Note: June - July 2003, Sascha from Germany
The valley bottom before San Augustin is very sandy or muddy.

Note: February 2006, Ivo and Brigitte, Switserland
The road from Alota to San Augustin is a "camino olvidado" and no more used by cars. The valley bottom was great, but if you don't want to push your bike for kilometres through a horrible washed out riverbed road it is maybe better to take the brand-new street over San Cristobal to Uyuni. You can also enter the Salar from there (consult the note by tips and tricks).

Day 10
From San Augustin it is possible to head straight to Uyuni our continue to Salar the Tunupa (Salar the Uyuni) via Julaca or San Juan (see Off the map-Tunupa map).

Note: April 2005, Daniel & Victoria from Switzerland
There is also an alternative road from Alota to San Juan. The road climbs steadily to a pass and descends to a Salar. Easy cycling across the Salar to San Juan.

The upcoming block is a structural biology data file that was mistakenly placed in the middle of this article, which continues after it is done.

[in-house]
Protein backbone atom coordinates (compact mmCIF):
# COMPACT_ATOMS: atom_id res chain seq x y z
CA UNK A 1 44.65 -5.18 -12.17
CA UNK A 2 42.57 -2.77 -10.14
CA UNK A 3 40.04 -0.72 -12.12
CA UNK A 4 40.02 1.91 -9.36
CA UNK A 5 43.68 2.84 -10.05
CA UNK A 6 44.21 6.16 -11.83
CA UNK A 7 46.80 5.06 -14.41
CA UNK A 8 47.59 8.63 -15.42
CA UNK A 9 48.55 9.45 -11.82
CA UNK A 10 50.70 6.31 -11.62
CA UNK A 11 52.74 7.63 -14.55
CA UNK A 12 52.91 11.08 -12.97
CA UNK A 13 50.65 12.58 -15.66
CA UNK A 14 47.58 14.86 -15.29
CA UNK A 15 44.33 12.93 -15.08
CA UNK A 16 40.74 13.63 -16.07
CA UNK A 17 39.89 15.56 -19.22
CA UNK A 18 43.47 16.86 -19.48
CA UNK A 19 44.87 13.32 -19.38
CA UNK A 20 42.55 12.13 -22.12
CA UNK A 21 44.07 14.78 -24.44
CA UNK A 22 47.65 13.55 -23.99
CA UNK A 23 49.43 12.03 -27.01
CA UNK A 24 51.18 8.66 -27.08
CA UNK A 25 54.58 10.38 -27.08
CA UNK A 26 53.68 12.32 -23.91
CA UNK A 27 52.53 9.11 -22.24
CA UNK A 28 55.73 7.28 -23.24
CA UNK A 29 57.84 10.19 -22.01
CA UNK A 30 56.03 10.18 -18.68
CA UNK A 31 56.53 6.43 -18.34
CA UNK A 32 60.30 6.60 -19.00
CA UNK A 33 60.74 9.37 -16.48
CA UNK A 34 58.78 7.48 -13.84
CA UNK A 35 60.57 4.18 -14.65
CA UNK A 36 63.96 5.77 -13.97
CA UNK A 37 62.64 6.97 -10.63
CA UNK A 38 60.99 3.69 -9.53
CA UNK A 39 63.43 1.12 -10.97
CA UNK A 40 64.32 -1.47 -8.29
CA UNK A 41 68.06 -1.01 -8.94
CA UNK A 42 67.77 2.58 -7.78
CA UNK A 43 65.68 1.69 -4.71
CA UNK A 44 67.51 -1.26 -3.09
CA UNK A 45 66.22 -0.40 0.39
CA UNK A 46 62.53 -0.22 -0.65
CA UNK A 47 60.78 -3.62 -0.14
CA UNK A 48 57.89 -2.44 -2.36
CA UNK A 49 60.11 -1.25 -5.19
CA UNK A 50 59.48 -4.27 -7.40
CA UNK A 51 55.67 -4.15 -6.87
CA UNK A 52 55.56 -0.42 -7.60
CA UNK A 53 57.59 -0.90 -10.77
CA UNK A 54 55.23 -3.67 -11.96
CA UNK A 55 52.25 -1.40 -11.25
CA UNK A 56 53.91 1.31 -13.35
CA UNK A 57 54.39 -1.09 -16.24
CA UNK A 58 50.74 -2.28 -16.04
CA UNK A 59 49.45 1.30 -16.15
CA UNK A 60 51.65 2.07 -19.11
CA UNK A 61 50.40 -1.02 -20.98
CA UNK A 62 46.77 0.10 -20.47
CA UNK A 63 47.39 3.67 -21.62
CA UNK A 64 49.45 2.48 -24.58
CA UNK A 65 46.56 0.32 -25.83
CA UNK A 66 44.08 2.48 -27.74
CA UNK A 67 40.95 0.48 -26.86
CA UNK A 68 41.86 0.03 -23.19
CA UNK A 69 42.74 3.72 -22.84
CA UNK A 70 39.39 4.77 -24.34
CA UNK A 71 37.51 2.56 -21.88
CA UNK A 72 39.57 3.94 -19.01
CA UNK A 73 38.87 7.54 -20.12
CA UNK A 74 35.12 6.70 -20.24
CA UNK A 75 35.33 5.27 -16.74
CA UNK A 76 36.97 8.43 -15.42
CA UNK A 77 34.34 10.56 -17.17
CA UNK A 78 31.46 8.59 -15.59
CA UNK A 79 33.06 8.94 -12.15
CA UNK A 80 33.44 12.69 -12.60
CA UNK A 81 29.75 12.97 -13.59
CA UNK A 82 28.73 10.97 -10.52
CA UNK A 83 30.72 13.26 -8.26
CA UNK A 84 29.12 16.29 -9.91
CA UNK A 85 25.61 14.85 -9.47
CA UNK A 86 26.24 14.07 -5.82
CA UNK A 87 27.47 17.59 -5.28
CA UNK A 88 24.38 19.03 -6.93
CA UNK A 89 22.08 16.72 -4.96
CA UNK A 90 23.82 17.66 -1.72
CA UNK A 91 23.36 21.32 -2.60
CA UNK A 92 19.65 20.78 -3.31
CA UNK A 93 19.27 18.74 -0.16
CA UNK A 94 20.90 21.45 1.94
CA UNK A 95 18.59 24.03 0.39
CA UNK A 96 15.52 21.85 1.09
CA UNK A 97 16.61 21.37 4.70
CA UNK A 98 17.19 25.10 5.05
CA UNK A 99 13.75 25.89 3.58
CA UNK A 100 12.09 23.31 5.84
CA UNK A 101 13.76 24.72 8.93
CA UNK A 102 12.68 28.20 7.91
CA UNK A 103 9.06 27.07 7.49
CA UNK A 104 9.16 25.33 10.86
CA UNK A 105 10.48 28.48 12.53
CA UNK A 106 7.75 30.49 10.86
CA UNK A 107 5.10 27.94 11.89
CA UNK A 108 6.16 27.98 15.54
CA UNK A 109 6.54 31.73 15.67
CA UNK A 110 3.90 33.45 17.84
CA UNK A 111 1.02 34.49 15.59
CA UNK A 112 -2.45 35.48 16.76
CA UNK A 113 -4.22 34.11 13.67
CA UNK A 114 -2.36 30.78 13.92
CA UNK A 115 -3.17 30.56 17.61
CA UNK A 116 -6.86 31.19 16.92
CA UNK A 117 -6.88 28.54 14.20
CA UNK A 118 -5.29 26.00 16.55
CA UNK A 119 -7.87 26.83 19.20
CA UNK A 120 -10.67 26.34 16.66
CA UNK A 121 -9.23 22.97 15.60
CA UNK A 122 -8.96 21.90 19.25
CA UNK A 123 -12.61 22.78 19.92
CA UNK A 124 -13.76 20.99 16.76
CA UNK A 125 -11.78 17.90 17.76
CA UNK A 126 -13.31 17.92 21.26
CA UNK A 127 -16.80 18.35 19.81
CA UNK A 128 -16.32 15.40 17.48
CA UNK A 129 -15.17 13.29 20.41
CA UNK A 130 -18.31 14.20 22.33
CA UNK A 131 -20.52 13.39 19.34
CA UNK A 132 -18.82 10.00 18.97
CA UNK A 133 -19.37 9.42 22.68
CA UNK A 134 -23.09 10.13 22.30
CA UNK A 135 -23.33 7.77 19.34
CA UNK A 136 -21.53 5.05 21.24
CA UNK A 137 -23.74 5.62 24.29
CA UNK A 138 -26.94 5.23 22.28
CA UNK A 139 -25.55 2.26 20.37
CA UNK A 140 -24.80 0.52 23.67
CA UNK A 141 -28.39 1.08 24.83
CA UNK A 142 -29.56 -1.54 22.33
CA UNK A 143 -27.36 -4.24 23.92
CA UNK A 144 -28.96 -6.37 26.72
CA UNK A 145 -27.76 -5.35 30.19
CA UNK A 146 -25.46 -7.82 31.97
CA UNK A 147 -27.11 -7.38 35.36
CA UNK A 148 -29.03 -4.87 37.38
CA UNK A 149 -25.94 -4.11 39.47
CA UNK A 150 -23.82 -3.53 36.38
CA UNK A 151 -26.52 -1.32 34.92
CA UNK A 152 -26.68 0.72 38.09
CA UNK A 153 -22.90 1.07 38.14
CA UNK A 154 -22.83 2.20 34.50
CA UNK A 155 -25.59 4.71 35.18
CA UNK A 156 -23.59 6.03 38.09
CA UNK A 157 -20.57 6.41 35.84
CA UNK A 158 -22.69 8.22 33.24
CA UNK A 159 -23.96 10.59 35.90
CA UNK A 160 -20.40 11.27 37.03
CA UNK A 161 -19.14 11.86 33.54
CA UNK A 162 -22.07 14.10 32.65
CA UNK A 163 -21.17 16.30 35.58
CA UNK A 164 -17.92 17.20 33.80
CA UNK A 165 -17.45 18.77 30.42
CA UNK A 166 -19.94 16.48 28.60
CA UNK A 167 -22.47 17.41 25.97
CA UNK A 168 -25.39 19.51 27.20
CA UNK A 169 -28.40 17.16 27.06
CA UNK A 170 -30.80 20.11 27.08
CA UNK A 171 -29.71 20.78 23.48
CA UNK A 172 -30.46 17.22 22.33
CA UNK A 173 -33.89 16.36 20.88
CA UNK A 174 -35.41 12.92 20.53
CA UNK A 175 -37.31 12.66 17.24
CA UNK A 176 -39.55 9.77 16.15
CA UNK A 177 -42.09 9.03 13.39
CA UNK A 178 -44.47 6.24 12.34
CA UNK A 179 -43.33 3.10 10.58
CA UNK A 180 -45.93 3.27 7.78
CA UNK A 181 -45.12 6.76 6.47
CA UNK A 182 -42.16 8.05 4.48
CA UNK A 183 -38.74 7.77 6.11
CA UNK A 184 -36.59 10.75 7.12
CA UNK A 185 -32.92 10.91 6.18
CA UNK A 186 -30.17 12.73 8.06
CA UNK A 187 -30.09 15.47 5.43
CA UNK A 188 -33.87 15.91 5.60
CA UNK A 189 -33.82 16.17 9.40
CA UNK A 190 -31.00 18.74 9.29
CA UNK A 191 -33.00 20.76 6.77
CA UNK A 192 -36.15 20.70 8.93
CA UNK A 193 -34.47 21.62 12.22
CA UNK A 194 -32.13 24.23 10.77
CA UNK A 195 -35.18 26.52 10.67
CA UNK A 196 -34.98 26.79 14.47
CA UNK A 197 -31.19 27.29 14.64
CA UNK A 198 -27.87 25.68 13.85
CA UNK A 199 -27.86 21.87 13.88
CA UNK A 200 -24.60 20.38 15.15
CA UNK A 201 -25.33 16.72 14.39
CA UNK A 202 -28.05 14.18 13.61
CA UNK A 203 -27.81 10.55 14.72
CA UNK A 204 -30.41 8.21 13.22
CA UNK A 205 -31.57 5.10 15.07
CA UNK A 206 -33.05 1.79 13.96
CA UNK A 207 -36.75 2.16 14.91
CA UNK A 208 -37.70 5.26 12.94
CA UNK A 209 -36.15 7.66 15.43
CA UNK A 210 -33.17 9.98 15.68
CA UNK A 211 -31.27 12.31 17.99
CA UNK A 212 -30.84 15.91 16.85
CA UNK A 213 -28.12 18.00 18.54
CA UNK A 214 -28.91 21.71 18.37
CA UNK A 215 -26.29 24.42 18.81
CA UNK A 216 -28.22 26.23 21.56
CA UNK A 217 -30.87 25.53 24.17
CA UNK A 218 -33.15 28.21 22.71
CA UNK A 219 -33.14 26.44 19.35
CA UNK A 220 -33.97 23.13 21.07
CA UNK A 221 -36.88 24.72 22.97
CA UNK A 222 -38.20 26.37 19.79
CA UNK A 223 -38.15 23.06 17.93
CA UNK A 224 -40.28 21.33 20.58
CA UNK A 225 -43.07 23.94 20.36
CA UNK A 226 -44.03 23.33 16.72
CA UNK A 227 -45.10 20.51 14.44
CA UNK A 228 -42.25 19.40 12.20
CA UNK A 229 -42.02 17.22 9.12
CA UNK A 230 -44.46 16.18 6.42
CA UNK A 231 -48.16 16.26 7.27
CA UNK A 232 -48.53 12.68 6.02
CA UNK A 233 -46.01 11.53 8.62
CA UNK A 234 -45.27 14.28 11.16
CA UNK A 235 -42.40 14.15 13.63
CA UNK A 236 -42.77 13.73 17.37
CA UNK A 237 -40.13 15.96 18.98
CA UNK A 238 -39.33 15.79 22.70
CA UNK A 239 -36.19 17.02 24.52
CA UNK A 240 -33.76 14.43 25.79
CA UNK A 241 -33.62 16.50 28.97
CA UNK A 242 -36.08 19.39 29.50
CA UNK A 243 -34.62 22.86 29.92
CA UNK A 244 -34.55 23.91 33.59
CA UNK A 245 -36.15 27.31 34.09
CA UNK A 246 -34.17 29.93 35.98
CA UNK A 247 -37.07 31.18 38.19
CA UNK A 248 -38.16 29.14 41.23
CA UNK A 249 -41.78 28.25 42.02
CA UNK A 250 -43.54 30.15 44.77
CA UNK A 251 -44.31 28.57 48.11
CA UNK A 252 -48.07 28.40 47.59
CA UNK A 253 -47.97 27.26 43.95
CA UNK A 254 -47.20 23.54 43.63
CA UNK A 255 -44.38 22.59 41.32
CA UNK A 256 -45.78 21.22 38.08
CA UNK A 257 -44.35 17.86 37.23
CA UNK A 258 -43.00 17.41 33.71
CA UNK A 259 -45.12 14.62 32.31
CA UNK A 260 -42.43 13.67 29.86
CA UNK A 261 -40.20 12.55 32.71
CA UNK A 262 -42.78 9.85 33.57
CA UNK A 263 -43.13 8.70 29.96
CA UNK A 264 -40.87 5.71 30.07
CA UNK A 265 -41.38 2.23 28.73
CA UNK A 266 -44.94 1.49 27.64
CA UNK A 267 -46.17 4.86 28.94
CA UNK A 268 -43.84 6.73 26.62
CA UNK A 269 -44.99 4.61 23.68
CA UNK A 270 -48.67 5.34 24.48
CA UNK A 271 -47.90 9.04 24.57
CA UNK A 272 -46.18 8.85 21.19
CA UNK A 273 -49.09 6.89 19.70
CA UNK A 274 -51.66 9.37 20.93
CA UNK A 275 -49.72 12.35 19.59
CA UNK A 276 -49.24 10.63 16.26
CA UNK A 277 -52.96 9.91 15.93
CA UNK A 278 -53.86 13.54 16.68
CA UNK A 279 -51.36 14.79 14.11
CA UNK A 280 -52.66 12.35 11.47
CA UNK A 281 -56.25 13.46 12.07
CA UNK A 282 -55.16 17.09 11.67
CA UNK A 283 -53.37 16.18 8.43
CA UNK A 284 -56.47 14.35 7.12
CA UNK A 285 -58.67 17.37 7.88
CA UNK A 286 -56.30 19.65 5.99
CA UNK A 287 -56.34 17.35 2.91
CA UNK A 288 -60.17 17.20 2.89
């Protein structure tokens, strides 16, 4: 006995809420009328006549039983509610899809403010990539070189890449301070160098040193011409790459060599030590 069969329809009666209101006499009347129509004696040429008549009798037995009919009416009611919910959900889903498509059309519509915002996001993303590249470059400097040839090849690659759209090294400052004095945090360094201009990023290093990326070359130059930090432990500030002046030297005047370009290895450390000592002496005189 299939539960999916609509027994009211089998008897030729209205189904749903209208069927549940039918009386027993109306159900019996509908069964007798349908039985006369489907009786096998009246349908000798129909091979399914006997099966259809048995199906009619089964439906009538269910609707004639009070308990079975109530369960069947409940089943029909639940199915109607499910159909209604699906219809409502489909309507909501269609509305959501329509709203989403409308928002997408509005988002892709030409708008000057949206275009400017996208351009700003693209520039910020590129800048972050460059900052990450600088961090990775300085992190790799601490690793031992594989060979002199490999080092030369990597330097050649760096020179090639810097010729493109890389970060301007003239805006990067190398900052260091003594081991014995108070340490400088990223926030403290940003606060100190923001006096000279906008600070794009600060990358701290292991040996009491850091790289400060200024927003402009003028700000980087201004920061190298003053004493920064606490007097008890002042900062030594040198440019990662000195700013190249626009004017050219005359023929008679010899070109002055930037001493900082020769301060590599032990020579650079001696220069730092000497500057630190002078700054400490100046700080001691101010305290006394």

Tips and tricks
-Altitudes can be different from shown on maps, because the altitudes are measured values. The altitude differences dough should be more or less correct.

-Because of the snow we needed more time then normal. The snow shovel machine cleaned only the road where it was not possible to ride besides the road. With the result that the climb from the hot springs to the geysers was all over steep 4-wheel drive tracks, beside the road, full of stones. We had to push almost the whole way !!!!

-We came from paso Jama and where already quite good acclimated before we started. This made it possible to sleep above 4800 meters the 4th day.